Wet prime models have operational limitations, as well. "Wet priming trash pumps are best suited for applications with a relatively low sump," says Evans. "Specifically, applications with less than 200 ft. of discharge - not pumping more than 350 gpm - are the most common."
Yet, their impeller design makes them a good solution for jobs where solids are present. "They are successful in applications including trash-laden water found in construction applications, stream and pond dewatering and septic tanks and manholes," says Evans.
They work best where there is an abundance of liquid. "It would be preferred to have the pump running constantly in an application where there is plenty of water or liquid that is being pumped," Evans states, "or if the unit has an automatic float control for automatic on/off operation."
Soto adds, "The best conditions for wet priming pumps are open pit and sumping applications, where the suction lift is less than 25 ft. and where priming time is not as critical. Wet self-priming pumps normally take longer to prime, depending upon suction lift and length of suction hose/pipe.
"They also can be used for bypass pumping when there is sufficient retention time to allow for the pump to prime," he continues. "While the wet prime pump can handle some air intrusion on the suction side, if there is a significant intrusion of air, it will lose its prime and will need to re-prime itself. So for a good period of time, the pump is not pumping."
In addition, while wet prime pumps may range up to 12 in., this says little of their capacity. "For the most part, wet self-priming pumps are of a lesser capacity due to their design limitation than their cousins, the dry prime pump," says Soto.
When dry is best
Dry prime pumps prime without the need to add fluid. Prime is maintained via a priming device, which is normally either a vacuum unit, diaphragm or compressor.
Trumble explains, "The priming process is achieved by the use of an integral compressor, which creates a full vacuum through a venturi educator. This is suited for nearly all dewatering and transfer applications that require high and rapid static suction lift."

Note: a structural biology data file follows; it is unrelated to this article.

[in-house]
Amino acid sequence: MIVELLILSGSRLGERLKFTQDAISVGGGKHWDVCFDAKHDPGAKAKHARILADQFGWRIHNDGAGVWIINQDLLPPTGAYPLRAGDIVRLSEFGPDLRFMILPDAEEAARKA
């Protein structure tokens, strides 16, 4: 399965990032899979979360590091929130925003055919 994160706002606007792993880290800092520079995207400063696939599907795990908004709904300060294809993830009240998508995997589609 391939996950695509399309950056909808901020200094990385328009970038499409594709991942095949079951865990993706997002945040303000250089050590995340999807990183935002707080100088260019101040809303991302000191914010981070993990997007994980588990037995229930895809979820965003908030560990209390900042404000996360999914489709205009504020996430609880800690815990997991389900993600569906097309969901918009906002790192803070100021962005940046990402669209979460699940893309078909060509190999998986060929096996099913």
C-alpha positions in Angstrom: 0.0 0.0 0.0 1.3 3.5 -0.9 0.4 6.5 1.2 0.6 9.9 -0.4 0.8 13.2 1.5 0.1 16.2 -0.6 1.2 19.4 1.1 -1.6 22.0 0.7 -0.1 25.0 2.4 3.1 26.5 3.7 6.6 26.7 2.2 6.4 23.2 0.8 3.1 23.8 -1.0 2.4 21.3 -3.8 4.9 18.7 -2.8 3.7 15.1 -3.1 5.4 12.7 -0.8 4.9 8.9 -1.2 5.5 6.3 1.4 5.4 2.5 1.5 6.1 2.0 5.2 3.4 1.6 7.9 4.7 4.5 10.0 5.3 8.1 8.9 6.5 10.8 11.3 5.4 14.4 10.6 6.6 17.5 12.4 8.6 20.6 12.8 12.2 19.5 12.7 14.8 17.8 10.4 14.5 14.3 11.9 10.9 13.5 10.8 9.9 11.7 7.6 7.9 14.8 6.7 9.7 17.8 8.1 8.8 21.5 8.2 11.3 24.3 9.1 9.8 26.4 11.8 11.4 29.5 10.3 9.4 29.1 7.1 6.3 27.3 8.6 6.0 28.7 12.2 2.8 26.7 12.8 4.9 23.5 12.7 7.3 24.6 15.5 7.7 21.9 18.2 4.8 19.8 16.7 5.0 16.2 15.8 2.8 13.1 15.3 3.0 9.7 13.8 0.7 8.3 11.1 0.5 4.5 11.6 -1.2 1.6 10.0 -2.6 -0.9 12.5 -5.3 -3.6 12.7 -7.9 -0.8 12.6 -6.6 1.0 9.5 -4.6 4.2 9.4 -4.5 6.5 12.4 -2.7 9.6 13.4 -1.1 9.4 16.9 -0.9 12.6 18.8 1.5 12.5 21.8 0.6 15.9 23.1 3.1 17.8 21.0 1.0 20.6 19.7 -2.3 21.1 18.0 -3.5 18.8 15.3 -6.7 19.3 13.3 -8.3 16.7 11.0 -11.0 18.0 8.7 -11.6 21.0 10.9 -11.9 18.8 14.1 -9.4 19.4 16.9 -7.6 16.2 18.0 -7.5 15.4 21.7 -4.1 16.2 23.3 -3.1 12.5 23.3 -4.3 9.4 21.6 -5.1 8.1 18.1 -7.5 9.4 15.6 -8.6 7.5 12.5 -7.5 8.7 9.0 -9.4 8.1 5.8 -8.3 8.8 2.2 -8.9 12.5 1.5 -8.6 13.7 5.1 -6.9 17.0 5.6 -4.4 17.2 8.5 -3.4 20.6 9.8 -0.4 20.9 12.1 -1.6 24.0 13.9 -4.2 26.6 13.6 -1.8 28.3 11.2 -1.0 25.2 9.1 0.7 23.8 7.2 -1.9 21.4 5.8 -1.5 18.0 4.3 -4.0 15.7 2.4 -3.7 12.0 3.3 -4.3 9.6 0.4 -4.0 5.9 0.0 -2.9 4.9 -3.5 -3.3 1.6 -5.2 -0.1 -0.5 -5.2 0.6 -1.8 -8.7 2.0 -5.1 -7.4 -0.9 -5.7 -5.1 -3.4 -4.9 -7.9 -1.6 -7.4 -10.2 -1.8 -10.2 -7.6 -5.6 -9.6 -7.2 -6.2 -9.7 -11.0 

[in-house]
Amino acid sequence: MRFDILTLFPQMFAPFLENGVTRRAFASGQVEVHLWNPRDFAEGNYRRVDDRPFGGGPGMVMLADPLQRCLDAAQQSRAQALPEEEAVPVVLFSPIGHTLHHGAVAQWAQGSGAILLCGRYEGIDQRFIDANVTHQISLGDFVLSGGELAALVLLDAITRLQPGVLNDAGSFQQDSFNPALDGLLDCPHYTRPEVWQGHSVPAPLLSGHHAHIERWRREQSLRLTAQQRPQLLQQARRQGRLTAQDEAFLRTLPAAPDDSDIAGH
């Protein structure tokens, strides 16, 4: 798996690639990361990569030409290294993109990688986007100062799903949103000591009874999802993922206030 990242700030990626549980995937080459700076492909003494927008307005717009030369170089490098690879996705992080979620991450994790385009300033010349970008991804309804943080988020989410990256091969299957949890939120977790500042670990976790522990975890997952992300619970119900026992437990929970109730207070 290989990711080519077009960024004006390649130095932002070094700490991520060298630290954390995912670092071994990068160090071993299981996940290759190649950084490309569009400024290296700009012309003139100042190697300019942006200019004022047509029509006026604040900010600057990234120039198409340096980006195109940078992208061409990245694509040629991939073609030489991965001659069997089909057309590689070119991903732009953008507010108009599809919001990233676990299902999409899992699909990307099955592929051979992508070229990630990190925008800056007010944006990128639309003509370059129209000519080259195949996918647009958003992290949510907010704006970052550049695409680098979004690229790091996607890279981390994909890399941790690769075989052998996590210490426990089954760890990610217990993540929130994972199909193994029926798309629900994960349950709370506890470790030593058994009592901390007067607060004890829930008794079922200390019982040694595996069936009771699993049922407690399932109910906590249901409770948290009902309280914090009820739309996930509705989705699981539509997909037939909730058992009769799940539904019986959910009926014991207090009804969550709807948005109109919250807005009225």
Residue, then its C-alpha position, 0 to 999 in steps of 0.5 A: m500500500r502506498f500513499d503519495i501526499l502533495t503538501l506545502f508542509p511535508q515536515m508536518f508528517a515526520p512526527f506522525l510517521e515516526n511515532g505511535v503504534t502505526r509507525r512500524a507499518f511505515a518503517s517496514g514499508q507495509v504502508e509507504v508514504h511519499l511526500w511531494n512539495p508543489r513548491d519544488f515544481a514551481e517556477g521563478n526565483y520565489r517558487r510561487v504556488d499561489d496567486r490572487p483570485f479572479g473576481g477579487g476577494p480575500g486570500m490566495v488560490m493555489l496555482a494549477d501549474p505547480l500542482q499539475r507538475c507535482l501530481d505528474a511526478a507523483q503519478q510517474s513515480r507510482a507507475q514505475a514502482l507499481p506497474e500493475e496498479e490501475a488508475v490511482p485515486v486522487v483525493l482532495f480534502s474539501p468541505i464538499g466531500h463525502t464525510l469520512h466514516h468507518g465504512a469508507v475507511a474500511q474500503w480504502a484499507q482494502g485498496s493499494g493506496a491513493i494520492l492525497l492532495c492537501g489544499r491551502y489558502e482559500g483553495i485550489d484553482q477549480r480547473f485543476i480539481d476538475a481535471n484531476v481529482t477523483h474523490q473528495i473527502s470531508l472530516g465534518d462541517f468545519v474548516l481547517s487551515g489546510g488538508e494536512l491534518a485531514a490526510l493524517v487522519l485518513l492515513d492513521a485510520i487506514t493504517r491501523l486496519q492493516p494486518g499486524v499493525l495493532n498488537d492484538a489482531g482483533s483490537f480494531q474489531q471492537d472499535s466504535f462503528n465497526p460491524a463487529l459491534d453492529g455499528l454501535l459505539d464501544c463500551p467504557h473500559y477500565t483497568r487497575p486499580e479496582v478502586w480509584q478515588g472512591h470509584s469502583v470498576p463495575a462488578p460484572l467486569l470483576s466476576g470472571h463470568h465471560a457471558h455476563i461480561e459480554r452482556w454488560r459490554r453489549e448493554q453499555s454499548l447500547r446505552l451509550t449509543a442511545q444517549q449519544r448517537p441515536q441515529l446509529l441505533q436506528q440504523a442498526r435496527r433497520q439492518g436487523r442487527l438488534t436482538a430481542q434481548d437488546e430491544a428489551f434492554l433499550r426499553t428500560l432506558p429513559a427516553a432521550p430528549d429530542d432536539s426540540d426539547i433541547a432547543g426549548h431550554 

Rapid priming coupled with higher volumes results in greater efficiency over wet priming units. "A dry prime pump with vacuum assist can increase performance by 20% over a wet prime pump," Widrick estimates, "but the initial cost is probably 40% more."
According to Soto, a dry prime pump will nearly always outperform a wet prime pump due to its design. "Generally, dry prime pumps will incorporate non-clog impellers, which are often more efficient than the open trash impeller used in the wet prime," he notes. "The non-clog design allows for larger sizing, allowing the pumping capacity so you can get a much bigger dry prime."
Yet, Soto cautions that the term "non-clog" can be misleading. "The impeller will clog if a large enough solid is pulled into the pump, i.e., plastic bottles, towels, bricks, etc.," he points out.
Due to their ability to handle large volumes of air in the suction, dry prime models are often used in applications where they may experience dry running or see intermittent flow, such as sewer bypass or construction sites where the unit must constantly work to keep the area completely dry. "[Large air volumes] can occur from suction vortexing, turbulence or low fluid levels," says Trumble. "The prime-assist dry prime will pick up suction prime without any need of an operator filling the pump with fluid."
"Dry prime trash pumps can use automatic controls to start and stop pumping based on flow levels," adds Evans. "The obvious advantages include extended hours of service, increased capacity (volume), decreased dewatering time, higher lifts, independent operation, a broader range of liquids pumped, more durable wear parts and larger solids-handling capabilities."
A solution for thick fluids
Certain situations require positive-displacement pumps, such as a diaphragm pump. Diaphragm pumps are available in a wide variety of materials and elastomers. Advantages include few moving parts and simple operation.
"[Diaphragm pumps] will handle very viscous (thick) materials and create full discharge pressures without regard for any certain position on the performance operating curve," says Trumble. "Traditionally air driven, but also engine and electric fitted, they are generally of low volumes."